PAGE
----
Compare any two graphics cards:
GeForce GTX 550 Ti vs Radeon HD 4850 512MB
IntroThe GeForce GTX 550 Ti features a GPU clock speed of 900 MHz, and the 1024 MB of GDDR5 memory is set to run at 1026 MHz through a 192-bit bus. It also is made up of 192 SPUs, 32 Texture Address Units, and 24 Raster Operation Units.
Compare those specifications to the Radeon HD 4850 512MB, which makes use of a 55 nm design. AMD has set the core speed at 625 MHz. The GDDR3 RAM works at a frequency of 993 MHz on this specific card. It features 800(160x5) SPUs along with 40 TAUs and 16 Rasterization Operator Units.
(No game benchmarks for this combination yet.)
Power Usage and Theoretical Benchmarks
Power Consumption (Max TDP)
As far as performance goes, the GeForce GTX 550 Ti should in theory be a lot superior to the Radeon HD 4850 512MB in general. (explain)
Texel RateThe GeForce GTX 550 Ti is just a bit (about 15%) better at texture filtering than the Radeon HD 4850 512MB. (explain)
Pixel RateIf using high levels of AA is important to you, then the GeForce GTX 550 Ti is a better choice, by far. (explain)
Please note that the above 'benchmarks' are all just theoretical - the results were calculated based on the card's specifications, and real-world performance may (and probably will) vary at least a bit.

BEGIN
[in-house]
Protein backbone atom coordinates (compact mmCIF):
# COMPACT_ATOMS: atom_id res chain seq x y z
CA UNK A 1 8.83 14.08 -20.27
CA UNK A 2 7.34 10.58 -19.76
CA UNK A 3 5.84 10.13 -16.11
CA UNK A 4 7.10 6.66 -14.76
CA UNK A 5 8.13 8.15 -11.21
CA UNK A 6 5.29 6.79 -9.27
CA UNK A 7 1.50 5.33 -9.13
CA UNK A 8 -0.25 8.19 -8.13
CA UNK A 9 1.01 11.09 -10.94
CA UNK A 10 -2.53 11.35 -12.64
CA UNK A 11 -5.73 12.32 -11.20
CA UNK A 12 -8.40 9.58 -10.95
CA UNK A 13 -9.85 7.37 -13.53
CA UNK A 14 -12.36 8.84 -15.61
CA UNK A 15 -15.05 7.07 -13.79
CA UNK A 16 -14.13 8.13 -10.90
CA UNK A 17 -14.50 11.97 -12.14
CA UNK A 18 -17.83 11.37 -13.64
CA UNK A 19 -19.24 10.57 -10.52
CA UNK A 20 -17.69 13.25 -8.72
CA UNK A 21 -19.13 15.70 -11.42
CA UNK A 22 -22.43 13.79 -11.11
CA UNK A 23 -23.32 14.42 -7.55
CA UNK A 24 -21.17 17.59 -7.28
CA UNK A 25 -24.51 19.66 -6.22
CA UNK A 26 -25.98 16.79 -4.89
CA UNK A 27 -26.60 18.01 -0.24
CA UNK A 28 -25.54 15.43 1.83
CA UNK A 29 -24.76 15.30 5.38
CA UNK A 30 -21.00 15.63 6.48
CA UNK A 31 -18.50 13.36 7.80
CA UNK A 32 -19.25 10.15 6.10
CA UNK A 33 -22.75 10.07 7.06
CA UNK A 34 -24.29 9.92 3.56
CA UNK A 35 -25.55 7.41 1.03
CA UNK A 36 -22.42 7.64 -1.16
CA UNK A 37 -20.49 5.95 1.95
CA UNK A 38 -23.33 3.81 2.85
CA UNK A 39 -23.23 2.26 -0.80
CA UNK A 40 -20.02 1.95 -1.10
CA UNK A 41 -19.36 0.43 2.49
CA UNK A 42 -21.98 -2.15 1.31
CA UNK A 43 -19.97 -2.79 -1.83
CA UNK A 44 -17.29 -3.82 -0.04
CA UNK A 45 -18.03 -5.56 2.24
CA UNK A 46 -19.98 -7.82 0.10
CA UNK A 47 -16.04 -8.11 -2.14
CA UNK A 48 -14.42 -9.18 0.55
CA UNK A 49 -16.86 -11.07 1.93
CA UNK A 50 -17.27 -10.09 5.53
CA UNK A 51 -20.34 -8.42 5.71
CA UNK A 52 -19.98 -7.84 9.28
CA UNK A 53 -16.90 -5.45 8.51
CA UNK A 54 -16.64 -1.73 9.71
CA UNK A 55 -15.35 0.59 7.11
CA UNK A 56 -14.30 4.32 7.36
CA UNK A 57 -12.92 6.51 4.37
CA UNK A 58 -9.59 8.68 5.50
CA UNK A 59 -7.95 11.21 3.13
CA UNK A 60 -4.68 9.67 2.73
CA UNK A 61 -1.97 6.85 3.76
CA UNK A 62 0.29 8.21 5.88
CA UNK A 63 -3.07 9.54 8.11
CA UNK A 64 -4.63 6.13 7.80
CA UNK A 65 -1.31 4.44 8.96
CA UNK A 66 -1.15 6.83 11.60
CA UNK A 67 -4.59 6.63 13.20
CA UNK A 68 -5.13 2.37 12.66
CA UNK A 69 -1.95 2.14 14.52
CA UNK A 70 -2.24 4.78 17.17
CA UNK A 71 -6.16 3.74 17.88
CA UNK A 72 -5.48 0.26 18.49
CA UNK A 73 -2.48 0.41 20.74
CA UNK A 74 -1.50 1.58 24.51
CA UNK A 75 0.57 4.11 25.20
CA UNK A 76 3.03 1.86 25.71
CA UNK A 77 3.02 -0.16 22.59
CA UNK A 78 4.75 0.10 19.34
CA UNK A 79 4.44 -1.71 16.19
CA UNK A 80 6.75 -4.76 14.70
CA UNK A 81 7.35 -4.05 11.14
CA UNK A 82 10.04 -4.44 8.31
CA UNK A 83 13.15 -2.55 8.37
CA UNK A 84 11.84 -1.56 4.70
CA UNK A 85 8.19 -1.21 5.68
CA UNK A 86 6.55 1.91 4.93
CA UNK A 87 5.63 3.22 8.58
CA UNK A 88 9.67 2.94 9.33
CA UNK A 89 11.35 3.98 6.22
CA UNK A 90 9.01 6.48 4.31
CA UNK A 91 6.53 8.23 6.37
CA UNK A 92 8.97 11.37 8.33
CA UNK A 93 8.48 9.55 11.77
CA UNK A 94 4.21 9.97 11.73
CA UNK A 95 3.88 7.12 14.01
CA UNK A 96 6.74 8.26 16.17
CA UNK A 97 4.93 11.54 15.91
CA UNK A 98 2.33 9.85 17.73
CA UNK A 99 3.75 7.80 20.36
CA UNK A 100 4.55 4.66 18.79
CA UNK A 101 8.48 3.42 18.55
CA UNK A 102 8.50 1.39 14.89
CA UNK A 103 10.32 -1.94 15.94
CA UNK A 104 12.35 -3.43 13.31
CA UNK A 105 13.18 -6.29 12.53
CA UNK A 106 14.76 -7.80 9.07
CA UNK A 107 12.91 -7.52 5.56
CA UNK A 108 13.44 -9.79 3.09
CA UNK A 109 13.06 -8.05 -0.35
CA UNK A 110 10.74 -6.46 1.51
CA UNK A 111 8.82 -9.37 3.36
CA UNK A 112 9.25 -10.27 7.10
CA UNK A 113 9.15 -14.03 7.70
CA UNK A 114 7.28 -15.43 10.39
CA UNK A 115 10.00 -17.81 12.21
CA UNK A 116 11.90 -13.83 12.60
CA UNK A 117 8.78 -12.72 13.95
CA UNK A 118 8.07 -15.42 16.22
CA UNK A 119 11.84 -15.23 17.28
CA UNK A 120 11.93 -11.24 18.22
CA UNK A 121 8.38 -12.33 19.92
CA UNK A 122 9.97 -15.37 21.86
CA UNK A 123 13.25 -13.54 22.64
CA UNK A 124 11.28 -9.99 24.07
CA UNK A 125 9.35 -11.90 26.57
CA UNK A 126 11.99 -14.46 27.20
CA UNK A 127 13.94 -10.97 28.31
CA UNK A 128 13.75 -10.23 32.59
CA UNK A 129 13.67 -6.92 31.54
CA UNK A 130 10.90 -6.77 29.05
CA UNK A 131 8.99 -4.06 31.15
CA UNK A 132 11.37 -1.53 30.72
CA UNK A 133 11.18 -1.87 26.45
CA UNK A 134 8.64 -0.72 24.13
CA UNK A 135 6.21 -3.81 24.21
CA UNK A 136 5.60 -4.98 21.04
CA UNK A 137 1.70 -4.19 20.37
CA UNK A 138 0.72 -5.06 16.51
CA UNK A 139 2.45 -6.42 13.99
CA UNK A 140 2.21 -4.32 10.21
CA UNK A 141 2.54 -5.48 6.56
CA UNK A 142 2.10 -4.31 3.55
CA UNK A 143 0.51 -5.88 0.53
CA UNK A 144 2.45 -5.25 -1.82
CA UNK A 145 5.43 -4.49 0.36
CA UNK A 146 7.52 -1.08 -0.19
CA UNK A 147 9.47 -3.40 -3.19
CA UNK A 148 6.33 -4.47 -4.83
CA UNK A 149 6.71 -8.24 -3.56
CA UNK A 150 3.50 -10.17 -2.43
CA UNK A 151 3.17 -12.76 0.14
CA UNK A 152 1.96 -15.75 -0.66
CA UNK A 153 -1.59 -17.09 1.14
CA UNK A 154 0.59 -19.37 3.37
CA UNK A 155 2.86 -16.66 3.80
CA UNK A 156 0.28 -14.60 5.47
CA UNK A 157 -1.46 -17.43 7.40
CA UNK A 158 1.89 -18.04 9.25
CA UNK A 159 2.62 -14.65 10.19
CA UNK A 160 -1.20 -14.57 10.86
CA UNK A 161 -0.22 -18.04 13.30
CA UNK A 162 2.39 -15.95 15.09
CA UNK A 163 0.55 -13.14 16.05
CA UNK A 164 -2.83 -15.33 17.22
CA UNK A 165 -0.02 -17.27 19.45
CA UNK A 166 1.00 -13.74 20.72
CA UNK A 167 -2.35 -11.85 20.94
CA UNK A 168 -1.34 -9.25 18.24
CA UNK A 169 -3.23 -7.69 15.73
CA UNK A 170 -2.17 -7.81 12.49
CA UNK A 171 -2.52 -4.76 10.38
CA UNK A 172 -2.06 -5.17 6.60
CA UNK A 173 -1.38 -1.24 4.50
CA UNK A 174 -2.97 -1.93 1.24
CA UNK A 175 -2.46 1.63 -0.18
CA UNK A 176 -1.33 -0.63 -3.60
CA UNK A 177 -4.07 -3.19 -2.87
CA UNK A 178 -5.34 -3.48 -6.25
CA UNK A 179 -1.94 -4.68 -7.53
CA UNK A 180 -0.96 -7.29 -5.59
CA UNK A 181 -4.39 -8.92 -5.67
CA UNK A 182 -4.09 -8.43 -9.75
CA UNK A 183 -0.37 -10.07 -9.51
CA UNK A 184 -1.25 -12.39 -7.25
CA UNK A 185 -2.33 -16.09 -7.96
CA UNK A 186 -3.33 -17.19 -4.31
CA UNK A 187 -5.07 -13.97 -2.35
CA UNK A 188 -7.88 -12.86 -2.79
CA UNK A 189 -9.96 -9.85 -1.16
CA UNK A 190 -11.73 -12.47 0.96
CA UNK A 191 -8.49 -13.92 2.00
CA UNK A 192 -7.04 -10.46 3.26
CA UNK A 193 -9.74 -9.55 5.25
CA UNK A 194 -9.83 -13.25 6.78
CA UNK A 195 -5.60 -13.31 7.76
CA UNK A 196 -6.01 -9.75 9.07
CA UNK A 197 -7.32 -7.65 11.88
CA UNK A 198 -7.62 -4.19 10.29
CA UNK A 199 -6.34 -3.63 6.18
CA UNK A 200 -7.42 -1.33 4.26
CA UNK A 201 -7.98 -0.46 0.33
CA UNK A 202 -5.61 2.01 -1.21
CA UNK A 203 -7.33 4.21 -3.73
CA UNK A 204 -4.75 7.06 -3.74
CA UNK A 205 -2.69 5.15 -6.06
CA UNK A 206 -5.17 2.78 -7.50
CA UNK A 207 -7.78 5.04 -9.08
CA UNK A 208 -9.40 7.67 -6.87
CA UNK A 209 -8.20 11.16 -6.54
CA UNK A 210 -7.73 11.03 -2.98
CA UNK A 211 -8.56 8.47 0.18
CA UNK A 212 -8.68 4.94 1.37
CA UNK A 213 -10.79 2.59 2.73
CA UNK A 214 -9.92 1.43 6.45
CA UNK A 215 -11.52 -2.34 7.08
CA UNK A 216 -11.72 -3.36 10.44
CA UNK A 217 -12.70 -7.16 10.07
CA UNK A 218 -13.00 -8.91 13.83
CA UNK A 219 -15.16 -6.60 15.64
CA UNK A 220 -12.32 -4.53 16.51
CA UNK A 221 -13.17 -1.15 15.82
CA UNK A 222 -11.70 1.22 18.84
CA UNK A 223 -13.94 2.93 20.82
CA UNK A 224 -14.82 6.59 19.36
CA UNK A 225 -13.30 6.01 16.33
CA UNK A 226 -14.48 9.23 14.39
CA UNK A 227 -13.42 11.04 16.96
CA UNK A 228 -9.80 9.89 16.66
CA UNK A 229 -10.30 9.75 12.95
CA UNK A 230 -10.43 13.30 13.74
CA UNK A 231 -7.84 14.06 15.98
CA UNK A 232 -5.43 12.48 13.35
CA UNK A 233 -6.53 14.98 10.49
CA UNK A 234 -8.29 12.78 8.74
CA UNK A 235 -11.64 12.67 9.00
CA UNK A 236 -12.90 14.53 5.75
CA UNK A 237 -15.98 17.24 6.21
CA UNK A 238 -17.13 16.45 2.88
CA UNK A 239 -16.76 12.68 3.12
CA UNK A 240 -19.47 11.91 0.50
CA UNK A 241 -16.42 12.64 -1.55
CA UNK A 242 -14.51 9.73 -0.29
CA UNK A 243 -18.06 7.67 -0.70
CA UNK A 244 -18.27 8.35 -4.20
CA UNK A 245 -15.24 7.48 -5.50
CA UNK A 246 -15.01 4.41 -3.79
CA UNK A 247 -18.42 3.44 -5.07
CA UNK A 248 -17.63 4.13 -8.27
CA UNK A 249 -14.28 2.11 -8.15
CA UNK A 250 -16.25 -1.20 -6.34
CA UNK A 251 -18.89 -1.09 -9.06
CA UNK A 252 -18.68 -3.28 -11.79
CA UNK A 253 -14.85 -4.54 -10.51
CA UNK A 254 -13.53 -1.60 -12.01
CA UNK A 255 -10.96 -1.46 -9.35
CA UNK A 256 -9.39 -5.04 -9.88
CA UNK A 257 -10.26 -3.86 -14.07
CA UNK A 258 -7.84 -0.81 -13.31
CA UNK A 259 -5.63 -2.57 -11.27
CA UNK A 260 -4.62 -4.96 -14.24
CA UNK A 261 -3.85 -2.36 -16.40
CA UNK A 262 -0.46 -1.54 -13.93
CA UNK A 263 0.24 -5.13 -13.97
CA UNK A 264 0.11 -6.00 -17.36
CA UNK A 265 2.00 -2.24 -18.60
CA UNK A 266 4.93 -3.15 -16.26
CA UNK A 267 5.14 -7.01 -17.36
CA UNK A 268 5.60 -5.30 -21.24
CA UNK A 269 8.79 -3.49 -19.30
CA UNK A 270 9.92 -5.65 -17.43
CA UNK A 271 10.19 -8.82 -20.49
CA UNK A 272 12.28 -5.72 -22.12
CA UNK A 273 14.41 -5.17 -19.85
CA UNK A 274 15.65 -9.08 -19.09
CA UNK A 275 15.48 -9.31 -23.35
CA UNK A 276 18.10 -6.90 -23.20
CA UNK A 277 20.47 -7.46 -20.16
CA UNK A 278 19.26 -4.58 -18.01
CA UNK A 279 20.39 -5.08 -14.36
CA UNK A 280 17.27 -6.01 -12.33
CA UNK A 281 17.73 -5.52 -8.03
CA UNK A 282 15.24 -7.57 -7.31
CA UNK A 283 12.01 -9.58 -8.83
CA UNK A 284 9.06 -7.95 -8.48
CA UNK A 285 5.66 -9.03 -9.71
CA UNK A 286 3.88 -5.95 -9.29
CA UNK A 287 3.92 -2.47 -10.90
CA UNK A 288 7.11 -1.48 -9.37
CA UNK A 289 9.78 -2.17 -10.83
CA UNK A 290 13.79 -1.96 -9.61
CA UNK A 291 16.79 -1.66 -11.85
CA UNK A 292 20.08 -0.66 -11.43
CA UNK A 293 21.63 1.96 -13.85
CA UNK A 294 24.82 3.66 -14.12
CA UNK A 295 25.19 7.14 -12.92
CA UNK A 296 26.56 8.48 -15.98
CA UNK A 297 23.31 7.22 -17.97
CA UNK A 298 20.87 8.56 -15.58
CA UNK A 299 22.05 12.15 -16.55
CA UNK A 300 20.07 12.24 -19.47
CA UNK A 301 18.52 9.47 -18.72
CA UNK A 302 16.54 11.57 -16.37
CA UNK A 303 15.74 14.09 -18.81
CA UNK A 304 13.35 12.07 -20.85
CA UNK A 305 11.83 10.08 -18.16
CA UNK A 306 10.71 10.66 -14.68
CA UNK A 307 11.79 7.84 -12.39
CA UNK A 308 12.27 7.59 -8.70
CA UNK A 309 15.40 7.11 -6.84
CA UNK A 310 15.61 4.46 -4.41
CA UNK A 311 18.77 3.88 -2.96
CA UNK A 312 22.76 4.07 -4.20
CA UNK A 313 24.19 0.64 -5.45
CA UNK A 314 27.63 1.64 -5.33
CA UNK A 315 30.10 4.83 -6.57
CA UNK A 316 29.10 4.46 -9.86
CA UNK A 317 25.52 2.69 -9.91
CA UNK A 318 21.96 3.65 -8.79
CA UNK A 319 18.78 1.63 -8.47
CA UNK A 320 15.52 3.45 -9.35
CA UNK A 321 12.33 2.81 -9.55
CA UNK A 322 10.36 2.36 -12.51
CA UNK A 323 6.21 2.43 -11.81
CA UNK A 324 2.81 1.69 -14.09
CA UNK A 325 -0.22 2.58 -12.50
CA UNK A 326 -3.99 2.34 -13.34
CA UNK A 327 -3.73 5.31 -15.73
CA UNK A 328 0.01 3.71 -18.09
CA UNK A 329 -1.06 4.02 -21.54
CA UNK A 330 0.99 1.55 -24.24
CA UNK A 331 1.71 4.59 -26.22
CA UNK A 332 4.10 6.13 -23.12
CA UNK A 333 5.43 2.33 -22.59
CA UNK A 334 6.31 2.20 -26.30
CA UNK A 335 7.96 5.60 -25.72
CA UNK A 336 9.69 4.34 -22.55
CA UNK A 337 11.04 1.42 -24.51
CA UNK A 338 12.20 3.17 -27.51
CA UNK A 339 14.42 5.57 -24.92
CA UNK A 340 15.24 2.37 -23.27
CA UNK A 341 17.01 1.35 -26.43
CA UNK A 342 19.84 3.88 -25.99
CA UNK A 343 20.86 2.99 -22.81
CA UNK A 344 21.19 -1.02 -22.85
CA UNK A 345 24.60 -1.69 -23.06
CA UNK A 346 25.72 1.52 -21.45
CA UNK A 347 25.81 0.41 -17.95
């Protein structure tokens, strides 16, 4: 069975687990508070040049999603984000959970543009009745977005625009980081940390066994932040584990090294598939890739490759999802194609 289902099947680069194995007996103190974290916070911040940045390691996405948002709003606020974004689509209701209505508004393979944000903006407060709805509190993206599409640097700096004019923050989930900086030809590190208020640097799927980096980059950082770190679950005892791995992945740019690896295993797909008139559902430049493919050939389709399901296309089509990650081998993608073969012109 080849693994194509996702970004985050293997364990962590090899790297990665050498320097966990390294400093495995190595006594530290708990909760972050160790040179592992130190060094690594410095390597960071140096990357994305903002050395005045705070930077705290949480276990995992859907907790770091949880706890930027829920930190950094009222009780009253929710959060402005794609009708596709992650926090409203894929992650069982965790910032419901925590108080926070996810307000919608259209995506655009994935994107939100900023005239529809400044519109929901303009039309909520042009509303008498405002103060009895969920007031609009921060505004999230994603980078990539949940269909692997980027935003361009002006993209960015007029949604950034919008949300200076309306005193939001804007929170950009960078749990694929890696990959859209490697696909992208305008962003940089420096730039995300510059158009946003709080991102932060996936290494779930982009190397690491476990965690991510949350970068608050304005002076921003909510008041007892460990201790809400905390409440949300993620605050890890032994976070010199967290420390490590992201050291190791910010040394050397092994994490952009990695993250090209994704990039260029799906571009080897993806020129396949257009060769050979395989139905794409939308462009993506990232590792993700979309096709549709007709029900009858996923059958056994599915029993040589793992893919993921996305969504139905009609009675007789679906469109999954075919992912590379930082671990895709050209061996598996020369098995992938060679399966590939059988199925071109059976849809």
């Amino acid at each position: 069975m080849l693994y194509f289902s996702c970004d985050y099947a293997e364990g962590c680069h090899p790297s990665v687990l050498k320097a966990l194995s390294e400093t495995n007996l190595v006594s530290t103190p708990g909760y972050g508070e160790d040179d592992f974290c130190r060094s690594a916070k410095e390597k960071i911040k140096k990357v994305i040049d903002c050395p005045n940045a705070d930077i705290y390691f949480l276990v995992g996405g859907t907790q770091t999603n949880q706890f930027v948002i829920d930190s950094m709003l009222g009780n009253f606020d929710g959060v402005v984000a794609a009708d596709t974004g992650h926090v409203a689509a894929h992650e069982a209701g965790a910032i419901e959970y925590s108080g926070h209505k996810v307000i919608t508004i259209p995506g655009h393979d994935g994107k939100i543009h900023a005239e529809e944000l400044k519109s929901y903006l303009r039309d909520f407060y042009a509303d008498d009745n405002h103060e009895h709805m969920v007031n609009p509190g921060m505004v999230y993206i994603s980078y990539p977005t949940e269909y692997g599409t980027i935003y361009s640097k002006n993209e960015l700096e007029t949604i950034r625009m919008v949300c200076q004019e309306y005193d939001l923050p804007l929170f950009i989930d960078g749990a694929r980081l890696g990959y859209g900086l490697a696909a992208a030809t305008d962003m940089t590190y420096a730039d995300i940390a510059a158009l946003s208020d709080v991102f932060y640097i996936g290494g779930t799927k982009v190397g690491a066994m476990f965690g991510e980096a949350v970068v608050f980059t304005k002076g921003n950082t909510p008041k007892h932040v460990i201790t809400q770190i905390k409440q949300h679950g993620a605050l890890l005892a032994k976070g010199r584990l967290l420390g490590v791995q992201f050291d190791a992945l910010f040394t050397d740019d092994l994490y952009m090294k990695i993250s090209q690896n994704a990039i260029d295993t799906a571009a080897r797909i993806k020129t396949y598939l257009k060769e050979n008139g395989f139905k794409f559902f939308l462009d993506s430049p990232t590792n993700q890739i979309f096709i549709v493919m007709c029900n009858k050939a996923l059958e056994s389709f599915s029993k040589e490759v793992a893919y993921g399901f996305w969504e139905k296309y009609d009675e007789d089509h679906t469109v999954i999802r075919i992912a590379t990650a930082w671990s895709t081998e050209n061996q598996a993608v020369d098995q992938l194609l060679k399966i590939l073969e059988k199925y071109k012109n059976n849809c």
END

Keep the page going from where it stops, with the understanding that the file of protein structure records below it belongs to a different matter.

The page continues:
Please note that the price comparisons are based on search keywords - sometimes it might show cards with very similar names that are not exactly the same as the one chosen in the comparison. We do try to filter out the wrong results as best we can, though.
Memory Bandwidth: Bandwidth is the max amount of data (measured in MB per second) that can be moved over the external memory interface within a second. The number is worked out by multiplying the card's bus width by its memory speed. If it uses DDR RAM, it should be multiplied by 2 once again. If it uses DDR5, multiply by 4 instead. The better the memory bandwidth, the better the card will be in general. It especially helps with anti-aliasing, High Dynamic Range and high resolutions.
Texel Rate: Texel rate is the maximum number of texture map elements (texels) that can be processed per second. This figure is worked out by multiplying the total amount of texture units by the core clock speed of the chip. The higher this number, the better the video card will be at texture filtering (anisotropic filtering - AF). It is measured in millions of texels per second.
Pixel Rate: Pixel rate is the maximum amount of pixels that the graphics chip can possibly write to its local memory in one second - measured in millions of pixels per second. Pixel rate is calculated by multiplying the number of Render Output Units by the the card's clock speed. ROPs (Raster Operations Pipelines - also sometimes called Render Output Units) are responsible for filling the screen with pixels (the image). The actual pixel rate is also dependant on many other factors, especially the memory bandwidth - the lower the bandwidth is, the lower the potential to reach the max fill rate.